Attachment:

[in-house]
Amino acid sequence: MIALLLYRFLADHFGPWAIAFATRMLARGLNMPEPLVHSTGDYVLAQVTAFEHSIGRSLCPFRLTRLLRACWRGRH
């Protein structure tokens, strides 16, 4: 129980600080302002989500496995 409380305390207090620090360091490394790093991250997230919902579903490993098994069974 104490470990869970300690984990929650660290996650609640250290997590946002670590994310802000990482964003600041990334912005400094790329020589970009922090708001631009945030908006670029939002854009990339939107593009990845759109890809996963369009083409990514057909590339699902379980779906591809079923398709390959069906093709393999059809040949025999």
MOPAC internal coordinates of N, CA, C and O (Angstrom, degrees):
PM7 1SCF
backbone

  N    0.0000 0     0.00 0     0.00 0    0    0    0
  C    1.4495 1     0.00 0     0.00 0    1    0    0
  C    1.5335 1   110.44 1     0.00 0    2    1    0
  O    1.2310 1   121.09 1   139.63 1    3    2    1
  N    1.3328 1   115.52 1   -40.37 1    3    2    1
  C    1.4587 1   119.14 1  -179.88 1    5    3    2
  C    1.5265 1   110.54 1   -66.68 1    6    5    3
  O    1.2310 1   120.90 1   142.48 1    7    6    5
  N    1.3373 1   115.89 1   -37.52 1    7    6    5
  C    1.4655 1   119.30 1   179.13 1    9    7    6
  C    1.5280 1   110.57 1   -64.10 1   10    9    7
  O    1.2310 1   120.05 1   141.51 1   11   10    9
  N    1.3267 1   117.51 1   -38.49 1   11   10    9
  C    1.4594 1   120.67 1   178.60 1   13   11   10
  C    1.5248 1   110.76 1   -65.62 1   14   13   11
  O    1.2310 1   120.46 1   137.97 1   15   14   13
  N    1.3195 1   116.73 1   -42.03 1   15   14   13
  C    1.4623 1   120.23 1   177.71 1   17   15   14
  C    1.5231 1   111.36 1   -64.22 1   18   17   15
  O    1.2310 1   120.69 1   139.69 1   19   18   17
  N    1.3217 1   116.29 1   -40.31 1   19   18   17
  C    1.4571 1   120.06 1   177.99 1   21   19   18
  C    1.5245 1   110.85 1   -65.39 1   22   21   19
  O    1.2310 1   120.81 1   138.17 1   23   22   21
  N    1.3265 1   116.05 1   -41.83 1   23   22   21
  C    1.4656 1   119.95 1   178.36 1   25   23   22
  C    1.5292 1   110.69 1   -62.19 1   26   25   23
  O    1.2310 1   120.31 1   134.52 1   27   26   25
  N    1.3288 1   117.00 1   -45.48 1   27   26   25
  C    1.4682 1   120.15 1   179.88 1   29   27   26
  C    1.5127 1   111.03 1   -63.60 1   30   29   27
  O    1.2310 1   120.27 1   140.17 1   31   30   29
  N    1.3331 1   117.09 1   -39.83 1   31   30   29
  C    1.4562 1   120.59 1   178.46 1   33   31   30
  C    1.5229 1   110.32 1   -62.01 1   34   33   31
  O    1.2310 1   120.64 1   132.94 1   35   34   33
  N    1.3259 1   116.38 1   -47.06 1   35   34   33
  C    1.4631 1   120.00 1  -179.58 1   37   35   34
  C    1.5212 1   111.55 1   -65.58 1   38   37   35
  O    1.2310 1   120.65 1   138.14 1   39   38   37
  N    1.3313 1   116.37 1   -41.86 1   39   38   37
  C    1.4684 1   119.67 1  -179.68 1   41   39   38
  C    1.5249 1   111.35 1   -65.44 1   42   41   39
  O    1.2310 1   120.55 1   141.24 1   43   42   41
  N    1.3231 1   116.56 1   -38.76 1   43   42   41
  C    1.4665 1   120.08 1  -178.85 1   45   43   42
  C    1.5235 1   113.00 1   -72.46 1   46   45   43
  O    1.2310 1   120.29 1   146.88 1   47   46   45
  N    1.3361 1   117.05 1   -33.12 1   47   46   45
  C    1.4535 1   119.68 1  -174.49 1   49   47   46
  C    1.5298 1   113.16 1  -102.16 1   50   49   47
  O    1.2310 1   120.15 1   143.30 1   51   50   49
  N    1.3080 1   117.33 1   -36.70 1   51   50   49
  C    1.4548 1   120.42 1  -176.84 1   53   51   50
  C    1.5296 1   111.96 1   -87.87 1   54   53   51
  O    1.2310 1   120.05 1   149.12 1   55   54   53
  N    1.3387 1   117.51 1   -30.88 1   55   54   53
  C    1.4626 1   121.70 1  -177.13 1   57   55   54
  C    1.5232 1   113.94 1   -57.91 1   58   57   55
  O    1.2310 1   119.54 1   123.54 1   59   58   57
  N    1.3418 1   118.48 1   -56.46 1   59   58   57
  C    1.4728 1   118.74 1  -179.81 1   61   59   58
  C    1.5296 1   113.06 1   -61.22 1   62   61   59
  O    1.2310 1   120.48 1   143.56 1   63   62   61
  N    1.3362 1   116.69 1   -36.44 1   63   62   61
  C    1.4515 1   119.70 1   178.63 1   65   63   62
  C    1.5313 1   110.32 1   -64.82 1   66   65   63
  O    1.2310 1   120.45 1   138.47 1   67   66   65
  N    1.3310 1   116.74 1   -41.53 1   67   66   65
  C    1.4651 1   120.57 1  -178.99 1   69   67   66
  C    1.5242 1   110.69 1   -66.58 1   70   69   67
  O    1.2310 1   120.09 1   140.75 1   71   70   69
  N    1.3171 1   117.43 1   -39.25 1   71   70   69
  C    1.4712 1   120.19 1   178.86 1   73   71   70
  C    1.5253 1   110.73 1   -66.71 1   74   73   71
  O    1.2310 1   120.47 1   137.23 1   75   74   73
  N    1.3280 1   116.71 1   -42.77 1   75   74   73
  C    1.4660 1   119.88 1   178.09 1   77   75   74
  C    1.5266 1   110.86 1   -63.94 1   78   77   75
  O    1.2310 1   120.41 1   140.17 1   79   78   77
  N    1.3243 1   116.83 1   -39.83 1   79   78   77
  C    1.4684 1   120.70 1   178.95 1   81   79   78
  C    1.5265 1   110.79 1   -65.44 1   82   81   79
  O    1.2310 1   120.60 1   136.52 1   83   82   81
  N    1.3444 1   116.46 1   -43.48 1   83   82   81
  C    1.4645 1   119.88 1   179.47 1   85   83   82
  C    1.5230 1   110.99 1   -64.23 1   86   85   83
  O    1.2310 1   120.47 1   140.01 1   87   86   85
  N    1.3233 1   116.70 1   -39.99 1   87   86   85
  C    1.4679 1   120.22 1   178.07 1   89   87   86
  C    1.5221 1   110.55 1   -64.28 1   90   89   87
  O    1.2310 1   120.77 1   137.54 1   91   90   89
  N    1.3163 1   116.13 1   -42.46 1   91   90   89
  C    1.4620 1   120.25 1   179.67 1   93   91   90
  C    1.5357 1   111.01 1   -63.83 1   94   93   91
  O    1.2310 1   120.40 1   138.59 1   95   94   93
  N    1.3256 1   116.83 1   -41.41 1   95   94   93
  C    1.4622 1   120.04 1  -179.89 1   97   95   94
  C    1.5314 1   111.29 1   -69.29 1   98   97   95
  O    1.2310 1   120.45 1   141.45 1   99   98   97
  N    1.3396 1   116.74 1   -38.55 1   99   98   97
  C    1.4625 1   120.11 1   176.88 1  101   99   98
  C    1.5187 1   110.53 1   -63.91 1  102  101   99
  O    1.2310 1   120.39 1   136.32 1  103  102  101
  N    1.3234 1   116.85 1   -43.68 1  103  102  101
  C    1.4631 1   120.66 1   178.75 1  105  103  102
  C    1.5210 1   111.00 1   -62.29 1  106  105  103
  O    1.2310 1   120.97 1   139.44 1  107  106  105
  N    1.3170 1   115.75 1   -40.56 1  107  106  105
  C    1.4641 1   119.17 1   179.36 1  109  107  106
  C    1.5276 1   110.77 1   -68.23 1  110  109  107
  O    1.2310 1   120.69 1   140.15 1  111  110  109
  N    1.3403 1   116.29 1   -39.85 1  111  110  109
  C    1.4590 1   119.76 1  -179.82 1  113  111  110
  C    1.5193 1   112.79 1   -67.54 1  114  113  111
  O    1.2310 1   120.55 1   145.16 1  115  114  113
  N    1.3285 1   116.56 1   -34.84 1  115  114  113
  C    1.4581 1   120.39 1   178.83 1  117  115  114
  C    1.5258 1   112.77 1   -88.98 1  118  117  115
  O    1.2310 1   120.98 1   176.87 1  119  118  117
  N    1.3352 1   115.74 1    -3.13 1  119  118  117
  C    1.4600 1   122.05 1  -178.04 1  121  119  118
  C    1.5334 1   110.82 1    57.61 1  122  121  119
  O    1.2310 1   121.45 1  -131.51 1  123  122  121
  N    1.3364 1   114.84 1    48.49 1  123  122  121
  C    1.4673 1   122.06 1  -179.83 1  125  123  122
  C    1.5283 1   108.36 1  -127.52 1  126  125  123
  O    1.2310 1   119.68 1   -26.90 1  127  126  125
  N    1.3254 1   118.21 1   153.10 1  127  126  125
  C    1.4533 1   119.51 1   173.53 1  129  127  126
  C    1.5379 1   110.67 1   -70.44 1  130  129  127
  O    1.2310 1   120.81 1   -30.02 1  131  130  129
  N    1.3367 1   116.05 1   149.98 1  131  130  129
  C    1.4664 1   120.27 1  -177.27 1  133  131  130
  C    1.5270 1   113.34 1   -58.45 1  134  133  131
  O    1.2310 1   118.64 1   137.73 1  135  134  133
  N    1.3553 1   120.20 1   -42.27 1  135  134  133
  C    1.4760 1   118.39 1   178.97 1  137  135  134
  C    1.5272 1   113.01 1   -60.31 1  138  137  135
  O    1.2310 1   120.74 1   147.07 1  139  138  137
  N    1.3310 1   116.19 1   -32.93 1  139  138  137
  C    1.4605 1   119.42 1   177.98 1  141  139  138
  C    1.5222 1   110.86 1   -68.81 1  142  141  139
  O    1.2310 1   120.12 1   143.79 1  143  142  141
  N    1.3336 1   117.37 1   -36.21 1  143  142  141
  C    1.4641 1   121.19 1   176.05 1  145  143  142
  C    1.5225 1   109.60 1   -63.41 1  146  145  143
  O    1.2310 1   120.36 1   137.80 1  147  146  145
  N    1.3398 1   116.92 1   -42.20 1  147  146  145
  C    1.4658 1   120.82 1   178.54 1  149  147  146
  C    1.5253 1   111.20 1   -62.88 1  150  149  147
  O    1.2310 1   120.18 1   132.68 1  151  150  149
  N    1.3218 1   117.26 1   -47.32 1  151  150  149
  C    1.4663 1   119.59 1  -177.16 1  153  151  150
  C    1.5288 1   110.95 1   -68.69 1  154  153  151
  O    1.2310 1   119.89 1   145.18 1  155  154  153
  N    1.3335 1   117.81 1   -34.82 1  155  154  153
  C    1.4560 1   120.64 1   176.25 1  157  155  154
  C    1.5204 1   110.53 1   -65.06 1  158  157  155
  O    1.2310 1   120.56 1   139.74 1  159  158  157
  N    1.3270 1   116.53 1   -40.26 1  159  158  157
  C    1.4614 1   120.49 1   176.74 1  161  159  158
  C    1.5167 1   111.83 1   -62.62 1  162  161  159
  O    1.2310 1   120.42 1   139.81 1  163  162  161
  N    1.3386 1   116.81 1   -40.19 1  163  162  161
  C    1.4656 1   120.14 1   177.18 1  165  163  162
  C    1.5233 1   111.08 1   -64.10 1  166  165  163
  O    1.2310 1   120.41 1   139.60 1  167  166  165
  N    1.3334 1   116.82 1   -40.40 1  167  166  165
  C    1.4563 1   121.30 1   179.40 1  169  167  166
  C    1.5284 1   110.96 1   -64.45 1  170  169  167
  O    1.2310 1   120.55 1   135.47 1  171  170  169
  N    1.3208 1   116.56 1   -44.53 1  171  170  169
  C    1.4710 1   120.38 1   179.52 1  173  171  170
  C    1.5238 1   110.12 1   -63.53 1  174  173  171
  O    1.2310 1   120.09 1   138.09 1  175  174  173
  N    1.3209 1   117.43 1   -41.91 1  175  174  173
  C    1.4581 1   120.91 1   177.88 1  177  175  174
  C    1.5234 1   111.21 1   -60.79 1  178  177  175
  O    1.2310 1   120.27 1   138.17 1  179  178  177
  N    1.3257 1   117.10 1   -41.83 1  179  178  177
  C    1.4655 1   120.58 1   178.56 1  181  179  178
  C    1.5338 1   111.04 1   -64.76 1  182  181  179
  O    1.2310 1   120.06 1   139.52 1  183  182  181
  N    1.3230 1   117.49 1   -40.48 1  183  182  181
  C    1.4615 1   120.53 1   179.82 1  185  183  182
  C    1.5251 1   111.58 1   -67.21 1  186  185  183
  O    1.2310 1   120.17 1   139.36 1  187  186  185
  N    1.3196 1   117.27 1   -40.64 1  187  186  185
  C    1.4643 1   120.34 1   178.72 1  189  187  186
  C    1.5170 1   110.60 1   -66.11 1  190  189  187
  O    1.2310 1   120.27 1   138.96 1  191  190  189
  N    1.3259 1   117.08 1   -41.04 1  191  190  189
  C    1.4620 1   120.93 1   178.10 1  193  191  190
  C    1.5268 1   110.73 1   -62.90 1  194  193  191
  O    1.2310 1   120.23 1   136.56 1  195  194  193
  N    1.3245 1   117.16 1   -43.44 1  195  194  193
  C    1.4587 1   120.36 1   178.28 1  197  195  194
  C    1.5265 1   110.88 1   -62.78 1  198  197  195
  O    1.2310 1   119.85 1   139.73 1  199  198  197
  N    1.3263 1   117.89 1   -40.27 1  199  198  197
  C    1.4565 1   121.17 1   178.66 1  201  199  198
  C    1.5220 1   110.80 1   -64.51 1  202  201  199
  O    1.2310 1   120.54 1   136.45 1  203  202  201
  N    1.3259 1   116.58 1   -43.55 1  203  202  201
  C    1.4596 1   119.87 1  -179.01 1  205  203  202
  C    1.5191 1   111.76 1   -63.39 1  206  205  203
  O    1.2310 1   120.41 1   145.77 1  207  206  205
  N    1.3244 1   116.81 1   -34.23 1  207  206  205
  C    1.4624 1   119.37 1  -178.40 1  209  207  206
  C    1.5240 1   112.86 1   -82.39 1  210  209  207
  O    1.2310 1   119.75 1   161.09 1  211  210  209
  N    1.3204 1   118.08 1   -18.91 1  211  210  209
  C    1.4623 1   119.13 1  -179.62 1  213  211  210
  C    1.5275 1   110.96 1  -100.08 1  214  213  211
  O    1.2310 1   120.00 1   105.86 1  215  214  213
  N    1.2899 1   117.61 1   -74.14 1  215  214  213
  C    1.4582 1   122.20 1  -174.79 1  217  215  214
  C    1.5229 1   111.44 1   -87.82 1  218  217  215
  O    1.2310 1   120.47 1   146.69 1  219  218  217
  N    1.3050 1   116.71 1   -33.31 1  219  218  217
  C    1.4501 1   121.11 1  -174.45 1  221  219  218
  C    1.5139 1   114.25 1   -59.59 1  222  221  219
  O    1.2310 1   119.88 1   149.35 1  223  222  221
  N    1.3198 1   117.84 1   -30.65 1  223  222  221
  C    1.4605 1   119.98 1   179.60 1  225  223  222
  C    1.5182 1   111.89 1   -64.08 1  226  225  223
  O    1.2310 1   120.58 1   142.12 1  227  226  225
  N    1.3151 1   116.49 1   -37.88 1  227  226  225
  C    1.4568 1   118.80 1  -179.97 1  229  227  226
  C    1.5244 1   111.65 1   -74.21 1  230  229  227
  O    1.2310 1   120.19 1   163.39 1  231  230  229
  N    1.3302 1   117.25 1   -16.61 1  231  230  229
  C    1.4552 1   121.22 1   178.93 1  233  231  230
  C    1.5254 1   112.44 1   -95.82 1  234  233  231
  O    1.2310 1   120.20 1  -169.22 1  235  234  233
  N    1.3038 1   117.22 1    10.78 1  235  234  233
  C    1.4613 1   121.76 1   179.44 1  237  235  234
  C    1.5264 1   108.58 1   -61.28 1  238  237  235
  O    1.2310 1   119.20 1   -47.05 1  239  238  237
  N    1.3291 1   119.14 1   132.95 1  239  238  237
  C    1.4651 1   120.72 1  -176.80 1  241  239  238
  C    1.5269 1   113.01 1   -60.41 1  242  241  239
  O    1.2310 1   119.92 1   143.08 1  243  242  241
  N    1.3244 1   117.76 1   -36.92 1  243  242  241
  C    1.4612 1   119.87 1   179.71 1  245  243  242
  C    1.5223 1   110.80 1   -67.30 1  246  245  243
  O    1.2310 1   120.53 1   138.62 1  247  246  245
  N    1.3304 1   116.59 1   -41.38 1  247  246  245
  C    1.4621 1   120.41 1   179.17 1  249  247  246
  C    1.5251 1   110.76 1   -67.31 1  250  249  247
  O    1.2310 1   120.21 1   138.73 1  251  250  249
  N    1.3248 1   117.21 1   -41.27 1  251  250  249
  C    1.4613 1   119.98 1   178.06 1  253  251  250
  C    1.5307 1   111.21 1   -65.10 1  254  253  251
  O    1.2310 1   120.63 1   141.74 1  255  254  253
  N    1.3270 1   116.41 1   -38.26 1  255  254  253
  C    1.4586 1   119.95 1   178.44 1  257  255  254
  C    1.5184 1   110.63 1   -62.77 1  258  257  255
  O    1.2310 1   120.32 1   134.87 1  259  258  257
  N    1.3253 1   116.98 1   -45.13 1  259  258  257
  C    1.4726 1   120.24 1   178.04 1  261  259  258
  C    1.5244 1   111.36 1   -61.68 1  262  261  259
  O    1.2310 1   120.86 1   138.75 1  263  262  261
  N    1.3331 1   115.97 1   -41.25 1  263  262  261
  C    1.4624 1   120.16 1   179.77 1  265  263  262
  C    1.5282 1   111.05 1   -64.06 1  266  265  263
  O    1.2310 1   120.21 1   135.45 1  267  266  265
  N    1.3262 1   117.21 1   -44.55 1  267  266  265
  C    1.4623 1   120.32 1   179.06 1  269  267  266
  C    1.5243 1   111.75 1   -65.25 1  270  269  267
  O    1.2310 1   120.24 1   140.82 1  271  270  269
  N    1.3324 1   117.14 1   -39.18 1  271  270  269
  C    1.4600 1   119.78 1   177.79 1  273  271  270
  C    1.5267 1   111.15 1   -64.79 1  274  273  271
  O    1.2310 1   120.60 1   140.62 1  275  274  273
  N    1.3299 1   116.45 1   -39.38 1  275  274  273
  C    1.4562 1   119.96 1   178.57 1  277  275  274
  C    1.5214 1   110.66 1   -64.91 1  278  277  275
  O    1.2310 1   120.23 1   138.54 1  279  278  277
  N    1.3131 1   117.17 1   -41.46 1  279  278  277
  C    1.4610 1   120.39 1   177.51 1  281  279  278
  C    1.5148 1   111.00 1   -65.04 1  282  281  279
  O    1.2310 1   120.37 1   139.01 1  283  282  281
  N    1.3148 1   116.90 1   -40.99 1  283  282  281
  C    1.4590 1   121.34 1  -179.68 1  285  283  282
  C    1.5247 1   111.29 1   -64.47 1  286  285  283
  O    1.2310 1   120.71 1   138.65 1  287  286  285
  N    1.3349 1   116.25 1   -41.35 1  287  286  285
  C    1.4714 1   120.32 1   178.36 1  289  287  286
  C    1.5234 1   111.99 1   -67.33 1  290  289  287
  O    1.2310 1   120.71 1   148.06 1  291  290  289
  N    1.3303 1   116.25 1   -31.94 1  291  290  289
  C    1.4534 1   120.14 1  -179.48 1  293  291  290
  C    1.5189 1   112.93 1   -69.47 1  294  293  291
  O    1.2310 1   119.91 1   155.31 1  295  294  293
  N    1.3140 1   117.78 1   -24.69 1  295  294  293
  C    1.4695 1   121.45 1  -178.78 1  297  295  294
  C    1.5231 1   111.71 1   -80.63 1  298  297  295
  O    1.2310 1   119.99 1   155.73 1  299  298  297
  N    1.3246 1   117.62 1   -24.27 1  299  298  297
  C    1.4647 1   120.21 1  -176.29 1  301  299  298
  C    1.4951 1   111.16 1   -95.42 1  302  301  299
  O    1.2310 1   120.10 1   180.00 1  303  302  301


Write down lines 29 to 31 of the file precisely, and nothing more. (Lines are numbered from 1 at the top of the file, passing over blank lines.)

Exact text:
  C    1.5245 1   110.85 1   -65.39 1   22   21   19
  O    1.2310 1   120.81 1   138.17 1   23   22   21
  N    1.3265 1   116.05 1   -41.83 1   23   22   21